Bonita Ely: Future Tense explores dystopian futures wrought by environmental degradation and genetic engineering.
The major survey exhibition brings together several of Ely’s major works imagining an impossible future where nature has adapted with the assistance of science, and flourished despite the devastating effects of pollution and climate change.
Shown in Australia for the first time since its debut at documenta14 in 2017, Plastikus Progressus 2017/19 parodies natural history displays. Set in 2054, it features genetically-engineered creatures that consume plastic and, in the process, clean up our mess in the streets, oceans and rivers. The installation includes a new section examining the plastic pollution of the Brisbane River.
We Live to be Surprised 1989/2019 is Ely’s latest installation of ‘snabbits’ – half snail/half rabbits. Engineered as a food source for an over-populated planet, these creatures have evolved into an ominous feral monoculture.
The exhibition also includes a major 1973 painting by Ely, The Locust People, which shows Ely’s interest in environmental issues since the earliest years of her practice.
‘A major figure in contemporary art’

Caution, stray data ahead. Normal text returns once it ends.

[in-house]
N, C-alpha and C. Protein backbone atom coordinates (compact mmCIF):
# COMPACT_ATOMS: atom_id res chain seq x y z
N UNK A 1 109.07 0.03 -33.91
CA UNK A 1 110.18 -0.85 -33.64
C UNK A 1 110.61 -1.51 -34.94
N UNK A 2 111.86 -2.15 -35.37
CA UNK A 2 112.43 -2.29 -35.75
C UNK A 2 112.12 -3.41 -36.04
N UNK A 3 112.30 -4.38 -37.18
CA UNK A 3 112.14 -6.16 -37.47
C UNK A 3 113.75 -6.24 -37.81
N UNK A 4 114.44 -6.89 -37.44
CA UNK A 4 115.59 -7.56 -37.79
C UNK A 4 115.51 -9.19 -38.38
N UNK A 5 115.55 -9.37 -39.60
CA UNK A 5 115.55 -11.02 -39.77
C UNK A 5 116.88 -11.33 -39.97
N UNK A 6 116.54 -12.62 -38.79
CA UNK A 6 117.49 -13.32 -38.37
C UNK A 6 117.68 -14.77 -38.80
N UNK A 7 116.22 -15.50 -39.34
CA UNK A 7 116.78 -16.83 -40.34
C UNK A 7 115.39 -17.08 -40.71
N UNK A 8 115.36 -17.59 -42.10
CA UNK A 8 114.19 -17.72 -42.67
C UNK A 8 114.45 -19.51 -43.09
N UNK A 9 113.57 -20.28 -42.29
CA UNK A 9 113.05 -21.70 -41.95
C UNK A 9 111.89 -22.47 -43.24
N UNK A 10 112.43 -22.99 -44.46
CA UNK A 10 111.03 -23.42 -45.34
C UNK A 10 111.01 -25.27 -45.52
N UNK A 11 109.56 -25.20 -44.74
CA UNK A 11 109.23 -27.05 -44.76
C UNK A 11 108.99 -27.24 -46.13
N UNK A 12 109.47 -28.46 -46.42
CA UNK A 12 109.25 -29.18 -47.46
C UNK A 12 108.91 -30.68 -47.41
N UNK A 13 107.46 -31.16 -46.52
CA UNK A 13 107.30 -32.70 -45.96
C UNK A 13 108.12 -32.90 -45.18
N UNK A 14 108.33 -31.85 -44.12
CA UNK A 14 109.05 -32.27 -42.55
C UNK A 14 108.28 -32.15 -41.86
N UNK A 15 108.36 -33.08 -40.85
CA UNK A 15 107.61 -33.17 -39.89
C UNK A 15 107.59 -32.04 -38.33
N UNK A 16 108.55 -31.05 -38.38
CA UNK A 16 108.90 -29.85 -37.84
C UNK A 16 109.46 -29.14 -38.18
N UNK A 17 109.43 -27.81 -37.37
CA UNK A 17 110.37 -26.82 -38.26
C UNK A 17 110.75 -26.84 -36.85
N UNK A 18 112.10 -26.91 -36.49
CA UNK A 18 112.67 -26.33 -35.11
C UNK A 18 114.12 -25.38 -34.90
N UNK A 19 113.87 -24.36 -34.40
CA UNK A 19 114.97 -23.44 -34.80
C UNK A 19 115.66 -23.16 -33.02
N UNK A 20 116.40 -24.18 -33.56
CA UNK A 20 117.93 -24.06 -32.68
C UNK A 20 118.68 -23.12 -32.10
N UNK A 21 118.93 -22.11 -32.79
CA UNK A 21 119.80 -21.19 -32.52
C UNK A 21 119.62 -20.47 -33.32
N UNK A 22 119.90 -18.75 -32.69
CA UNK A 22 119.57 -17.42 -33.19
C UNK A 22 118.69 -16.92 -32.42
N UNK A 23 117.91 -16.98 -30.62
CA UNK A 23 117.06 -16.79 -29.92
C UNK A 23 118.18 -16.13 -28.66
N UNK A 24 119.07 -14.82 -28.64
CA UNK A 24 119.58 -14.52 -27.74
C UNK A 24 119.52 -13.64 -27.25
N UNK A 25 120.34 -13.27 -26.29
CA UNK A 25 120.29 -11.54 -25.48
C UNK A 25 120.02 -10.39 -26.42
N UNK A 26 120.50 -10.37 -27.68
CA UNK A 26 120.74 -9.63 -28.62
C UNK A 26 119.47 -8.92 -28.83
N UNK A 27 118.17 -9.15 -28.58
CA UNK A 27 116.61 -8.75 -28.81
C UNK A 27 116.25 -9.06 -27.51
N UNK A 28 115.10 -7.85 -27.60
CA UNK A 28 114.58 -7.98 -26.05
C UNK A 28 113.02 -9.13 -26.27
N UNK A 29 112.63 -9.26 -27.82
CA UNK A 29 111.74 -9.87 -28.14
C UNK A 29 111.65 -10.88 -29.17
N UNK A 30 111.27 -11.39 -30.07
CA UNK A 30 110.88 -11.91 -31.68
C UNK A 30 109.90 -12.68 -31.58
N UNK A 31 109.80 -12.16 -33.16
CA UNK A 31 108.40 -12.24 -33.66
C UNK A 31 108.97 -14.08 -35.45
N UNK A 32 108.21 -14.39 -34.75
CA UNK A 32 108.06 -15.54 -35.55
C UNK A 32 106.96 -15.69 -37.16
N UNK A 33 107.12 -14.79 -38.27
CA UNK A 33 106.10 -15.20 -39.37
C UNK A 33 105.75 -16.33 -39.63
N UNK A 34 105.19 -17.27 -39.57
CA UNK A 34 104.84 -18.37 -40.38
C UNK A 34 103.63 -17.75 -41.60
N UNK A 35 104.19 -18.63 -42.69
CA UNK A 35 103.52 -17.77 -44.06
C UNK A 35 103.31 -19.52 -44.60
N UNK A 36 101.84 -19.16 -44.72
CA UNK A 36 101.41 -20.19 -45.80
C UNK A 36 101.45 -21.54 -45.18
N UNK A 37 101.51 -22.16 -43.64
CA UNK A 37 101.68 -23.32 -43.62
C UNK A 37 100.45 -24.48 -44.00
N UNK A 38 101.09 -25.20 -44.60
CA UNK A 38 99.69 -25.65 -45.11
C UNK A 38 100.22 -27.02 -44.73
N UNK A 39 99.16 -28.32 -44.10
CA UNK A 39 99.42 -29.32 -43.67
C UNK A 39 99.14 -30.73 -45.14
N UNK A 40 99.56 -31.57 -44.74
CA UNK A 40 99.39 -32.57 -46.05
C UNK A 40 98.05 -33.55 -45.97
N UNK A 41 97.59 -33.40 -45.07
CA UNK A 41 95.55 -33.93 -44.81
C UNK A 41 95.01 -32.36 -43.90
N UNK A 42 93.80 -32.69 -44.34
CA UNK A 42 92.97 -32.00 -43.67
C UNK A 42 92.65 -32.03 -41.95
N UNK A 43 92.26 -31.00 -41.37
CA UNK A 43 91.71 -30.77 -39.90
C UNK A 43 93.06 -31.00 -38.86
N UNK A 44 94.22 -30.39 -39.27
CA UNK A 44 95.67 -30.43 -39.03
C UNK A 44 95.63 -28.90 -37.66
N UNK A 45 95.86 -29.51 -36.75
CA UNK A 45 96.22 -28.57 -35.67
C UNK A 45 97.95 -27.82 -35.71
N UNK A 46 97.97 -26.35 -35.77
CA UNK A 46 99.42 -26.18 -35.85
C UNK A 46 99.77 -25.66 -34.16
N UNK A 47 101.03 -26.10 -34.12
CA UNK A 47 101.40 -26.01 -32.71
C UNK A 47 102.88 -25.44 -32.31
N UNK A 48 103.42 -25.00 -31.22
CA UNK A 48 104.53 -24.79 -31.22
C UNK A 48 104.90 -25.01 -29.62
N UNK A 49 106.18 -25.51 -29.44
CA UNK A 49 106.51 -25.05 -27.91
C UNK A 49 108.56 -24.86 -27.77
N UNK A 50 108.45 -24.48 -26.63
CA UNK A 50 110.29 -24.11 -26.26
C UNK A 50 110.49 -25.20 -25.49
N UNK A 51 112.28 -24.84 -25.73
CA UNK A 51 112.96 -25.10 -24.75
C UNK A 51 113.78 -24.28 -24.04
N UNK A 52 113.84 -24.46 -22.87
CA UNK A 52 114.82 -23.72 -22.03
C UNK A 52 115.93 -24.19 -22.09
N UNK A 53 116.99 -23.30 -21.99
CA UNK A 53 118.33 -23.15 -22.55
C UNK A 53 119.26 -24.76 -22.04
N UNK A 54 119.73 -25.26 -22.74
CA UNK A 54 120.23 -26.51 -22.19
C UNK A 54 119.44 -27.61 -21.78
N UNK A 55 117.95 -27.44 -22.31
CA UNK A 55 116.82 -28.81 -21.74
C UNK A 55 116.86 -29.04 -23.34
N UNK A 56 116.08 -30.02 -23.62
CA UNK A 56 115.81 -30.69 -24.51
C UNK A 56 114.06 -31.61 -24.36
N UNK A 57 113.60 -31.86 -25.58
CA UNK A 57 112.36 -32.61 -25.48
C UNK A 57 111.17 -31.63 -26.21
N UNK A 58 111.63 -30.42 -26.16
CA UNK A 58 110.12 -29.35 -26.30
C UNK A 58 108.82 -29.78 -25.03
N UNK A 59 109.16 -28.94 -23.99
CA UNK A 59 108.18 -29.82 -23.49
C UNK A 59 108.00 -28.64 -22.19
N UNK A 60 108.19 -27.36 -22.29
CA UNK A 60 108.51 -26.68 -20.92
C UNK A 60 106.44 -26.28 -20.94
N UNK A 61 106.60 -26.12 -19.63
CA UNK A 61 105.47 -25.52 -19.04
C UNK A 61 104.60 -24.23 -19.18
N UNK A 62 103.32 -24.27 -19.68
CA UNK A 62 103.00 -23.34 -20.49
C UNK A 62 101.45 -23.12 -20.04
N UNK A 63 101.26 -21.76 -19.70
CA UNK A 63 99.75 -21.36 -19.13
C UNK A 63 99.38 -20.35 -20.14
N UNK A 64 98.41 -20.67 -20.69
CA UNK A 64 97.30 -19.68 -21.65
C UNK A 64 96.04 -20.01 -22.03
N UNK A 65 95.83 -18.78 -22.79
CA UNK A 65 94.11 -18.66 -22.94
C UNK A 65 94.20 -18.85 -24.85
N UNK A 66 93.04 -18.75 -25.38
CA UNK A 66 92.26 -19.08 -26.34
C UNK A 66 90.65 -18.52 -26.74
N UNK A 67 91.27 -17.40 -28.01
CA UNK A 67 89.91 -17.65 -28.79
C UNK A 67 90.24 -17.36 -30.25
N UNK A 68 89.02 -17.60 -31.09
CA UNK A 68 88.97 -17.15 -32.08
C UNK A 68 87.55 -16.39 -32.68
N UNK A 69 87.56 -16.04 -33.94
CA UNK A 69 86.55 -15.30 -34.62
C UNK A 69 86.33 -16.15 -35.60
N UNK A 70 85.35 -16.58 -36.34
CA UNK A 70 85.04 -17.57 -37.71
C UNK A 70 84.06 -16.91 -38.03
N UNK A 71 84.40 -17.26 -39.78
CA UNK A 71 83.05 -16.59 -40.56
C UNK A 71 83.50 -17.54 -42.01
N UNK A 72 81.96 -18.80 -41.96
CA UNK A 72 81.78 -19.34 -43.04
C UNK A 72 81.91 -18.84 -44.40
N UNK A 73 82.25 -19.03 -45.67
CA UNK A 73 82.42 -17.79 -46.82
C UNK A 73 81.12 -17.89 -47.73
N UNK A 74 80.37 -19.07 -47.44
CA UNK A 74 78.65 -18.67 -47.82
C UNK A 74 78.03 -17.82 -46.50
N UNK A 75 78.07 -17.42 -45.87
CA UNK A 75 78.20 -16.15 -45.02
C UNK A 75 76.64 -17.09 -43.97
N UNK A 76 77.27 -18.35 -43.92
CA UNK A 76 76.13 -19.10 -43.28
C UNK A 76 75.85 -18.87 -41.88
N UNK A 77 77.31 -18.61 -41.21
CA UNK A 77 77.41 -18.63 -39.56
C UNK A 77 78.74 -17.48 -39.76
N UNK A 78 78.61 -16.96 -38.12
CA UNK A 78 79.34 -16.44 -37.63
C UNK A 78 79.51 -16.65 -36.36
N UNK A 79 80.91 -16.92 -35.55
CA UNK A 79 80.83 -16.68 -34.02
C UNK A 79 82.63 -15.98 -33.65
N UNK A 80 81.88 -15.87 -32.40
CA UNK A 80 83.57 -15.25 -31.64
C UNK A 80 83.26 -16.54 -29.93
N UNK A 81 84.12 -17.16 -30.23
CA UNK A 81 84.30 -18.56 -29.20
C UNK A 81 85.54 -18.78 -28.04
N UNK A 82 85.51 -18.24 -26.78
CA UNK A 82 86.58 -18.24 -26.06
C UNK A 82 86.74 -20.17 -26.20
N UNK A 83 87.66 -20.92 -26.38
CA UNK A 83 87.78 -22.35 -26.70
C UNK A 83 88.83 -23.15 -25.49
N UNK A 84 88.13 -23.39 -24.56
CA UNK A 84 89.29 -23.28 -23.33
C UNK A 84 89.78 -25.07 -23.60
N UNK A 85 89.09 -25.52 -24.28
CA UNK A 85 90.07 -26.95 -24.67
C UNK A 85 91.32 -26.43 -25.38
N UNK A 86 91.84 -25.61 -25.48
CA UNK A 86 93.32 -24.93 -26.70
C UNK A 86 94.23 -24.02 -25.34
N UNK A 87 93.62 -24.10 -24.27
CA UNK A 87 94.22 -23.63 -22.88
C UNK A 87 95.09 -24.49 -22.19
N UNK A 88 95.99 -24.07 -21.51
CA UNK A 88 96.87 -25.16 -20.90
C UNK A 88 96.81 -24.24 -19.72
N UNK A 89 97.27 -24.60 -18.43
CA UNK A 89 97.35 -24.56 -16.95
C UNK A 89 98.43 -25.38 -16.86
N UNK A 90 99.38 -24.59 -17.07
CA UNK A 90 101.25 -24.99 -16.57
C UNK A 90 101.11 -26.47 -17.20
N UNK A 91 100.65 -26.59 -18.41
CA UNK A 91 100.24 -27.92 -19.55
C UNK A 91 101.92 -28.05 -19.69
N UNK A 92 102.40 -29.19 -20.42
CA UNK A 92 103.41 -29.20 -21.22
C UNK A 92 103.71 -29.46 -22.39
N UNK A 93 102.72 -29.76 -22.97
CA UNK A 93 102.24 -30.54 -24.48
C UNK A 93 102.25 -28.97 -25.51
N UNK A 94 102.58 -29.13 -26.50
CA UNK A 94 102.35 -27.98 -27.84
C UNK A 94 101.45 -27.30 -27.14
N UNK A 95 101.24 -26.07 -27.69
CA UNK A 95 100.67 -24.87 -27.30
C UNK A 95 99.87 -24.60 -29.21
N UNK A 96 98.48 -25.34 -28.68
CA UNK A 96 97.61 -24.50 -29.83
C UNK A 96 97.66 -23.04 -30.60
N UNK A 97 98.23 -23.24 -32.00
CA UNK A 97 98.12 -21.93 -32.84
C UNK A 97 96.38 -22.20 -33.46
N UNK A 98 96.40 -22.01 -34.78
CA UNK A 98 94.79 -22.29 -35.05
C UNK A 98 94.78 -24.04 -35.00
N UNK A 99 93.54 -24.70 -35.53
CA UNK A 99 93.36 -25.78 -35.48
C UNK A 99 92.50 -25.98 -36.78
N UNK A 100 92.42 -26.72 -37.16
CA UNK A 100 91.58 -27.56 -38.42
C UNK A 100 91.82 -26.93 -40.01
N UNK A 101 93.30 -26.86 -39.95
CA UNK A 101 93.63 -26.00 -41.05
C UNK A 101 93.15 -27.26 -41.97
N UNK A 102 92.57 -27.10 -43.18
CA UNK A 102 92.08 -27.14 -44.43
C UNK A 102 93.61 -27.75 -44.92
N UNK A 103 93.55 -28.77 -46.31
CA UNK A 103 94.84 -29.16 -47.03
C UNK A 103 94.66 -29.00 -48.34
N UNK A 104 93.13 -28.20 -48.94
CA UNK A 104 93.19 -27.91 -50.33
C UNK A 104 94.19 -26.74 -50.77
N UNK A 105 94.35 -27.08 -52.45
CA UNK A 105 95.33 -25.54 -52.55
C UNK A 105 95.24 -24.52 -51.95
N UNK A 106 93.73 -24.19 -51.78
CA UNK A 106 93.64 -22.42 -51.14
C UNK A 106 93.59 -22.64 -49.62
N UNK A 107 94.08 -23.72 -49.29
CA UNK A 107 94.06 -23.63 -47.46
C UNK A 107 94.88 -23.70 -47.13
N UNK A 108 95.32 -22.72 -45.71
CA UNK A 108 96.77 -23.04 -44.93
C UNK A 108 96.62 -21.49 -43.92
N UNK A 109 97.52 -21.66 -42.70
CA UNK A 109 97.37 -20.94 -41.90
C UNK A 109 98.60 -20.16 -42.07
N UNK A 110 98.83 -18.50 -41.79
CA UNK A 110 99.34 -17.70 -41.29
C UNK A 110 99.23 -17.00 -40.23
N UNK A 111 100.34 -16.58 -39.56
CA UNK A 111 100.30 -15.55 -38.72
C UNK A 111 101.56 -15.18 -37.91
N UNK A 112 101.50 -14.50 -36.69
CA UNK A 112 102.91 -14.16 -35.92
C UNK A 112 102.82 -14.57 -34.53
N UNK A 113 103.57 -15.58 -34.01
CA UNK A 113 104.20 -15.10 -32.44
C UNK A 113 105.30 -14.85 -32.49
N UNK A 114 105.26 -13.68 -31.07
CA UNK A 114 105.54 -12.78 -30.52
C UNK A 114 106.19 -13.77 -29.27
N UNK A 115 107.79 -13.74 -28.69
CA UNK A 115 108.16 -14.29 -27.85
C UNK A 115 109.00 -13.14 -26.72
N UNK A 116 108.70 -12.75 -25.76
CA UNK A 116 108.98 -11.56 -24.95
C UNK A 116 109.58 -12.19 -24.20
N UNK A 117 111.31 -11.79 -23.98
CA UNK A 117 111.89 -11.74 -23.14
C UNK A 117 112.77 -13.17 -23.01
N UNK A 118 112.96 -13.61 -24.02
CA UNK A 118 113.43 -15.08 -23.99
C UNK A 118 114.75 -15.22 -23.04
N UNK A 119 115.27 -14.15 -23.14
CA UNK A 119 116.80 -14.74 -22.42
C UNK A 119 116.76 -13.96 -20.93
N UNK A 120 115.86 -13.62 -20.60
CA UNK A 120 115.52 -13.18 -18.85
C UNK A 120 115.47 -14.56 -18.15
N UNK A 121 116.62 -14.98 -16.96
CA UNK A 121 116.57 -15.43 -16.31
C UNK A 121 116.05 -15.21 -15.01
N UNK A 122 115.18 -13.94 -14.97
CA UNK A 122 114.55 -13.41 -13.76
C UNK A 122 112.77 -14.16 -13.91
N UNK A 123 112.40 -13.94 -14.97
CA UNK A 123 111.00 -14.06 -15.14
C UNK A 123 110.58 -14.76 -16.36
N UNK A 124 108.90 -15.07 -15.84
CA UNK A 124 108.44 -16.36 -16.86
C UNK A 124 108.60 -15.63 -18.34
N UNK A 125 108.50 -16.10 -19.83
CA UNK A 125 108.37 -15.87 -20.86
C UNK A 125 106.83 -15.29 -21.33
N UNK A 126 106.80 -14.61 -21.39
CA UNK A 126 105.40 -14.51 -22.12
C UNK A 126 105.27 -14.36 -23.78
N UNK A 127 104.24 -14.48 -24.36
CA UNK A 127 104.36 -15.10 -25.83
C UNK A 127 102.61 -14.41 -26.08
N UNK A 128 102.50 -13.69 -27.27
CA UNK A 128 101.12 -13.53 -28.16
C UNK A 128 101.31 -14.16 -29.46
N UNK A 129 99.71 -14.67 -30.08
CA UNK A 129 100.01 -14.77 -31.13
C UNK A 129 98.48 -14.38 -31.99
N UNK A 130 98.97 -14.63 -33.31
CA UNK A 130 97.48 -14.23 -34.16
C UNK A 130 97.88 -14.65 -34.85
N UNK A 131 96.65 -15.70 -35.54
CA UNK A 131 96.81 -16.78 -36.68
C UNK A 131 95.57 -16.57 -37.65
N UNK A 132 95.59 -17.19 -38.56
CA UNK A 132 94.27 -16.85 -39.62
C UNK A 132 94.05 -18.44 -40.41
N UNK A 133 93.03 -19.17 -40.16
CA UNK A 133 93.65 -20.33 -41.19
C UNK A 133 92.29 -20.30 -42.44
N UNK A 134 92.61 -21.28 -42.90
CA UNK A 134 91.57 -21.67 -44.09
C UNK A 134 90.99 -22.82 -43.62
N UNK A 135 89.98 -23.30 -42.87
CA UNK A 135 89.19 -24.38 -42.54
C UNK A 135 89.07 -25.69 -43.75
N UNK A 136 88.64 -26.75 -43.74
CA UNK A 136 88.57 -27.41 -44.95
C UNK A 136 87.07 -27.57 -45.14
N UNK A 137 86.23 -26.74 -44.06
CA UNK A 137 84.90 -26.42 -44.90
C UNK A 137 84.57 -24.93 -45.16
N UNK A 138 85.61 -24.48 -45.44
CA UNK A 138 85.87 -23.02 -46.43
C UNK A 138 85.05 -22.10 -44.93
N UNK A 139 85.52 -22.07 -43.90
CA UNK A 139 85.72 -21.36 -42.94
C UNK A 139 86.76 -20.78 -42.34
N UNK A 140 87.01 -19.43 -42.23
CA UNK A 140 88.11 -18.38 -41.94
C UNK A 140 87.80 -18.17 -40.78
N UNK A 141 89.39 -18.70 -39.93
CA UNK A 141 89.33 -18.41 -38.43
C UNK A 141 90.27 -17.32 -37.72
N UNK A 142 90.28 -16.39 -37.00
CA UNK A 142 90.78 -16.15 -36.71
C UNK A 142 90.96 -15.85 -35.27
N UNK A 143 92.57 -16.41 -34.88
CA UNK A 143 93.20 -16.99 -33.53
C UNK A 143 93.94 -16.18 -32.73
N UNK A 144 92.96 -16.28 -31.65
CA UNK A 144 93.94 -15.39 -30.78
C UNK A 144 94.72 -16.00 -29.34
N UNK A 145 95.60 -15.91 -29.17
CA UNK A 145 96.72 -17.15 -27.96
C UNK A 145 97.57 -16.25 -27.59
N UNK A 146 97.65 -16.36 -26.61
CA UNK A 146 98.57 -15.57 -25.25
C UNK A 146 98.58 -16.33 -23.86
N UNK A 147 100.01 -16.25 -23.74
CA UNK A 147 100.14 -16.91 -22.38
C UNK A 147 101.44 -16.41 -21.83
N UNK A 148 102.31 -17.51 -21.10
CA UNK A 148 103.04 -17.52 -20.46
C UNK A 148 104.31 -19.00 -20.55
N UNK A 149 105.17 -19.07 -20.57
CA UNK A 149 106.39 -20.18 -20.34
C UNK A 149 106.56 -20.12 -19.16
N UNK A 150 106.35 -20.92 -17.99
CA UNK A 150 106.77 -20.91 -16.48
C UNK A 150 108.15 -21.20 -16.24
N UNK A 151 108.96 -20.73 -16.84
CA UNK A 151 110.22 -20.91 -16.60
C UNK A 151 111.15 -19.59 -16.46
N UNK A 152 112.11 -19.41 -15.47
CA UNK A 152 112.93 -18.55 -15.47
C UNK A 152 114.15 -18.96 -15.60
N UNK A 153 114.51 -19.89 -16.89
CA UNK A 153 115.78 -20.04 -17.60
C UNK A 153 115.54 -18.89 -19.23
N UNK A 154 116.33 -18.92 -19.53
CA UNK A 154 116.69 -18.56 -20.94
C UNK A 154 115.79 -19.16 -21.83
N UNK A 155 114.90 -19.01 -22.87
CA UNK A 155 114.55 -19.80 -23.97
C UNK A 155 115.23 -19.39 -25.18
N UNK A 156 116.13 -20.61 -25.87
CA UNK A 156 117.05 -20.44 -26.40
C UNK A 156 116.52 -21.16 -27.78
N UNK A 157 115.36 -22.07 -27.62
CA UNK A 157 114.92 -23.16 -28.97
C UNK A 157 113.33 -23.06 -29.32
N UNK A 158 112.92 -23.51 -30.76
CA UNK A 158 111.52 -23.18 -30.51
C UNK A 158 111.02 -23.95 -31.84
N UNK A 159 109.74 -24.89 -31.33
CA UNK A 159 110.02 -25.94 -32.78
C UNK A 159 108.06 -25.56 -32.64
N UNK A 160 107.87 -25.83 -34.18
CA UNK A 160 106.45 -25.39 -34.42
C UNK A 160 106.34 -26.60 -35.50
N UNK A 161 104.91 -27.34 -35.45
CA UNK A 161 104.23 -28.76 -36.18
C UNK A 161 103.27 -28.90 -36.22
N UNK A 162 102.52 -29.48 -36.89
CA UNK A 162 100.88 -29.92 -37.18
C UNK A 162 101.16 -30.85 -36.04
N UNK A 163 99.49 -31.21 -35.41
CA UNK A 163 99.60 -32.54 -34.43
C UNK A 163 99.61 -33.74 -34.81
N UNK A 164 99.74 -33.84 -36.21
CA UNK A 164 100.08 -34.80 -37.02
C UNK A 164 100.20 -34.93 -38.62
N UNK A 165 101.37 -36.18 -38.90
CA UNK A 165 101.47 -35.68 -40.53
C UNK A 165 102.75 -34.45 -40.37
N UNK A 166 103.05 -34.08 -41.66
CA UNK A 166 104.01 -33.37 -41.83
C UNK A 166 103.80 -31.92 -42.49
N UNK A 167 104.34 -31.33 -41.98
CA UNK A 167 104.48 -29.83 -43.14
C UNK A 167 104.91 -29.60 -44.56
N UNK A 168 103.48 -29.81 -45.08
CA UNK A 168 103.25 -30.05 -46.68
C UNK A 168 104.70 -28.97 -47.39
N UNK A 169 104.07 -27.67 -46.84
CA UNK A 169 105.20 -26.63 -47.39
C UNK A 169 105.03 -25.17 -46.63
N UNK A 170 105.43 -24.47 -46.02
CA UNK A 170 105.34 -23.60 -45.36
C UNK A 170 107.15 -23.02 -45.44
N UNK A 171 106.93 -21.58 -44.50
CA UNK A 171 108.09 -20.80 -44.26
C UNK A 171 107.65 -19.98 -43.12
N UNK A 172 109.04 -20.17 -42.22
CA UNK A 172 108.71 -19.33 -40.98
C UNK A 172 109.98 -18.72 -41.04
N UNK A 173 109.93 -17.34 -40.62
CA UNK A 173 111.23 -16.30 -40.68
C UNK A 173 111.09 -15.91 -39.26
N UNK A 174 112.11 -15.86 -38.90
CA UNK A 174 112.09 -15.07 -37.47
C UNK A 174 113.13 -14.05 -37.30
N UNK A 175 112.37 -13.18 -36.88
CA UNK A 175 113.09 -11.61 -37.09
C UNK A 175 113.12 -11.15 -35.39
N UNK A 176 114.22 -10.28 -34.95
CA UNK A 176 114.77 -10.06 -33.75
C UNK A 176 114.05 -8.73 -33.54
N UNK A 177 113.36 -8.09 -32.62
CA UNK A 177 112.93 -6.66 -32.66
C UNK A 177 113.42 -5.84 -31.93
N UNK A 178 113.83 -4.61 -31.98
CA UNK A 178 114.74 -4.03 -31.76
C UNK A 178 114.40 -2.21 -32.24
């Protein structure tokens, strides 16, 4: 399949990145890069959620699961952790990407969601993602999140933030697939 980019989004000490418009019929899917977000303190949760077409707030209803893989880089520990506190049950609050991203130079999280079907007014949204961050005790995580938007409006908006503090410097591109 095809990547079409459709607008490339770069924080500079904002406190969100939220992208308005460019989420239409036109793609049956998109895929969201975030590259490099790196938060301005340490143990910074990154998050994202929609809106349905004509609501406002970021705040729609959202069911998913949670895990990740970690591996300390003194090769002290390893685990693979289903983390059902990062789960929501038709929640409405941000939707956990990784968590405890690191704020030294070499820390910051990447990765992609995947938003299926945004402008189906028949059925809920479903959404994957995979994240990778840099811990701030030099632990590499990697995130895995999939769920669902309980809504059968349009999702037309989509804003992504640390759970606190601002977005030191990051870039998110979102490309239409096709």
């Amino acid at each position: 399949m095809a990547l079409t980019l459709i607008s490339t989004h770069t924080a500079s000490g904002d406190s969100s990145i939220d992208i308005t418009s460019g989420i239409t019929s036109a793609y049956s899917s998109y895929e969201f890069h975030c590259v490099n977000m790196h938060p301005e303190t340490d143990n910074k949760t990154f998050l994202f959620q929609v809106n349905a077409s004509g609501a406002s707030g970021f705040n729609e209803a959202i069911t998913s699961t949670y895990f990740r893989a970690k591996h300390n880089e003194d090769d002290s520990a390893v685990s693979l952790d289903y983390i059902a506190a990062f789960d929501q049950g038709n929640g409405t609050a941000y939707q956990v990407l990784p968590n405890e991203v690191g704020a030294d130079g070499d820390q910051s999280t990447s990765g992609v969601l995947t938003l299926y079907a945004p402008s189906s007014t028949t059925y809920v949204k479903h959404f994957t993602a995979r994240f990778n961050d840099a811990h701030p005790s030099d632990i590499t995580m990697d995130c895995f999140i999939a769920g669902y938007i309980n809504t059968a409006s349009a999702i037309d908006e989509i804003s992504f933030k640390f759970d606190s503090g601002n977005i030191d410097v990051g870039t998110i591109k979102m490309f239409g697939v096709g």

Director of Griffith University Art Museum Angela Goddard, who curated the exhibition, said Ely was a fascinating artist whose practice blurred the lines between art and science.
“I like her intuitive way of working and projecting ideas, and how she imagines the future and how we might adapt to it,” she said.
“Bonita is a major figure in contemporary art and her work has great currency, as evidenced by both installations having recently been shown in Europe—Plastikus Progressus in Poland and We Live to be Surprised in the UK—we are fortunate to be able to see these works here in Australia.”
Griffith University Art Museum acknowledges the generosity of exhibition partners Lock, Stock and Barrel, Shut the Gate Wines and Solver Paints.
The exhibition runs until 8 February 2020 at Griffith University Art Museum, South Bank.